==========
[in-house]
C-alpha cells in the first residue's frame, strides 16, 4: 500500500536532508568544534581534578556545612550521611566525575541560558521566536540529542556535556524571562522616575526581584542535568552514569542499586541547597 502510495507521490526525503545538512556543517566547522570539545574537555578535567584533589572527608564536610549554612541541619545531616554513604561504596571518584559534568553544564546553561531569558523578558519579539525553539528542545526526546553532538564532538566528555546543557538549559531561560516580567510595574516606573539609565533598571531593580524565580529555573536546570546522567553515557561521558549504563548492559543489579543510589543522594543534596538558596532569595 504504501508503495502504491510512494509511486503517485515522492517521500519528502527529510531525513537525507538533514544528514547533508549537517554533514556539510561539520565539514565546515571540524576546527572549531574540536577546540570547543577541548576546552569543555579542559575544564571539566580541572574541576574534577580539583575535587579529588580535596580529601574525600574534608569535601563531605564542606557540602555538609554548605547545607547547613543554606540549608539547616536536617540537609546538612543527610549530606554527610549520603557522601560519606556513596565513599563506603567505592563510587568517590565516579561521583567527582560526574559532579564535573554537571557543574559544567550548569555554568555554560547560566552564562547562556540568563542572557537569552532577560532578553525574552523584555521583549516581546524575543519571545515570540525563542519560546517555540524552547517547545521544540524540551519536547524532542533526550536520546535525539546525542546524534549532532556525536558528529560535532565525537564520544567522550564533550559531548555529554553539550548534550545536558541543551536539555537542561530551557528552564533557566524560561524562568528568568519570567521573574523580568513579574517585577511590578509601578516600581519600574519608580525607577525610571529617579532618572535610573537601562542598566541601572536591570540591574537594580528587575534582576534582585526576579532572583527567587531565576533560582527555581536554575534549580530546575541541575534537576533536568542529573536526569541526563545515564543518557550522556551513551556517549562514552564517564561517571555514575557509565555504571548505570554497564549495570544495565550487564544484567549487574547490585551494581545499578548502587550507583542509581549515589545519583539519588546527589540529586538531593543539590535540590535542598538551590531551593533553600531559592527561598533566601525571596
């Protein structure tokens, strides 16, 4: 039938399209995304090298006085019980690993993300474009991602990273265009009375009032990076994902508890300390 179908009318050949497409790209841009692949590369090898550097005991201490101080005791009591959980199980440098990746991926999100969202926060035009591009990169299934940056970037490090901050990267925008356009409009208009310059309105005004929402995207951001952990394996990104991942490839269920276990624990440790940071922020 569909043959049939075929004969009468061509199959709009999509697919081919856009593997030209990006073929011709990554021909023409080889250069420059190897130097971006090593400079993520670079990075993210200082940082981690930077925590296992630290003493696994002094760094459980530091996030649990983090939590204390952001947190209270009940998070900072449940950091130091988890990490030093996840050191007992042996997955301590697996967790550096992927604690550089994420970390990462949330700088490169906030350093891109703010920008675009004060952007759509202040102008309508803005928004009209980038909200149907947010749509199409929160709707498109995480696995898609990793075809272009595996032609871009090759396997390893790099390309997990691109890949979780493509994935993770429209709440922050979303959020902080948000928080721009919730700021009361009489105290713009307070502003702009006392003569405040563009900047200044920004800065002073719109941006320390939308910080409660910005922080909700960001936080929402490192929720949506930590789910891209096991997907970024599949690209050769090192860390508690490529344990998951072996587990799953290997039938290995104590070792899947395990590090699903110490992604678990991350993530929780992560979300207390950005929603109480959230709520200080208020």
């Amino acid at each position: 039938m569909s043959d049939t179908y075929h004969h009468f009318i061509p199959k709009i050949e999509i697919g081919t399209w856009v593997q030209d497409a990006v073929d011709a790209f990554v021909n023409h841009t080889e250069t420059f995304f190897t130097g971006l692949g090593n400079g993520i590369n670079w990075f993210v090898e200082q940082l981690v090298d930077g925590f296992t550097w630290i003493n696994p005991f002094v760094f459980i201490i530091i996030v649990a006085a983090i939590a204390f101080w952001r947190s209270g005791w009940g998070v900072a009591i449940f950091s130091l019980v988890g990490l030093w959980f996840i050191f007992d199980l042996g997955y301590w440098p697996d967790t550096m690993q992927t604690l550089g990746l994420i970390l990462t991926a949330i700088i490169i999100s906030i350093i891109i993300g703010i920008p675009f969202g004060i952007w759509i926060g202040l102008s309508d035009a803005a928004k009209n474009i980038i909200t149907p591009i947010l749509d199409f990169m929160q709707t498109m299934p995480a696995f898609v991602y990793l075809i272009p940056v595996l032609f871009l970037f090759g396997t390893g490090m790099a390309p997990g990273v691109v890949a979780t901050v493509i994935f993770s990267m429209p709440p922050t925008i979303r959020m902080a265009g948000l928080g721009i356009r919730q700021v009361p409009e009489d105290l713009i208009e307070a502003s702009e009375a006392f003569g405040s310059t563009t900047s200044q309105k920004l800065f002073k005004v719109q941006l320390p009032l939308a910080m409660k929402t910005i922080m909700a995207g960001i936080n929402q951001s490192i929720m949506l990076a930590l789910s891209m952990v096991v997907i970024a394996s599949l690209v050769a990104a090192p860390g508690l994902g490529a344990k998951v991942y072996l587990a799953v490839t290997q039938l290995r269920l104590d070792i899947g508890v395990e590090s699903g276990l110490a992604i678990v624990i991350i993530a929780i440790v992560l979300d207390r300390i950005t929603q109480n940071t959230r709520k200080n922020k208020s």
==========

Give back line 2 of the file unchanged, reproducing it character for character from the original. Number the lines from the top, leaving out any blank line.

C-alpha cells in the first residue's frame, strides 16, 4: 500500500536532508568544534581534578556545612550521611566525575541560558521566536540529542556535556524571562522616575526581584542535568552514569542499586541547597 502510495507521490526525503545538512556543517566547522570539545574537555578535567584533589572527608564536610549554612541541619545531616554513604561504596571518584559534568553544564546553561531569558523578558519579539525553539528542545526526546553532538564532538566528555546543557538549559531561560516580567510595574516606573539609565533598571531593580524565580529555573536546570546522567553515557561521558549504563548492559543489579543510589543522594543534596538558596532569595 504504501508503495502504491510512494509511486503517485515522492517521500519528502527529510531525513537525507538533514544528514547533508549537517554533514556539510561539520565539514565546515571540524576546527572549531574540536577546540570547543577541548576546552569543555579542559575544564571539566580541572574541576574534577580539583575535587579529588580535596580529601574525600574534608569535601563531605564542606557540602555538609554548605547545607547547613543554606540549608539547616536536617540537609546538612543527610549530606554527610549520603557522601560519606556513596565513599563506603567505592563510587568517590565516579561521583567527582560526574559532579564535573554537571557543574559544567550548569555554568555554560547560566552564562547562556540568563542572557537569552532577560532578553525574552523584555521583549516581546524575543519571545515570540525563542519560546517555540524552547517547545521544540524540551519536547524532542533526550536520546535525539546525542546524534549532532556525536558528529560535532565525537564520544567522550564533550559531548555529554553539550548534550545536558541543551536539555537542561530551557528552564533557566524560561524562568528568568519570567521573574523580568513579574517585577511590578509601578516600581519600574519608580525607577525610571529617579532618572535610573537601562542598566541601572536591570540591574537594580528587575534582576534582585526576579532572583527567587531565576533560582527555581536554575534549580530546575541541575534537576533536568542529573536526569541526563545515564543518557550522556551513551556517549562514552564517564561517571555514575557509565555504571548505570554497564549495570544495565550487564544484567549487574547490585551494581545499578548502587550507583542509581549515589545519583539519588546527589540529586538531593543539590535540590535542598538551590531551593533553600531559592527561598533566601525571596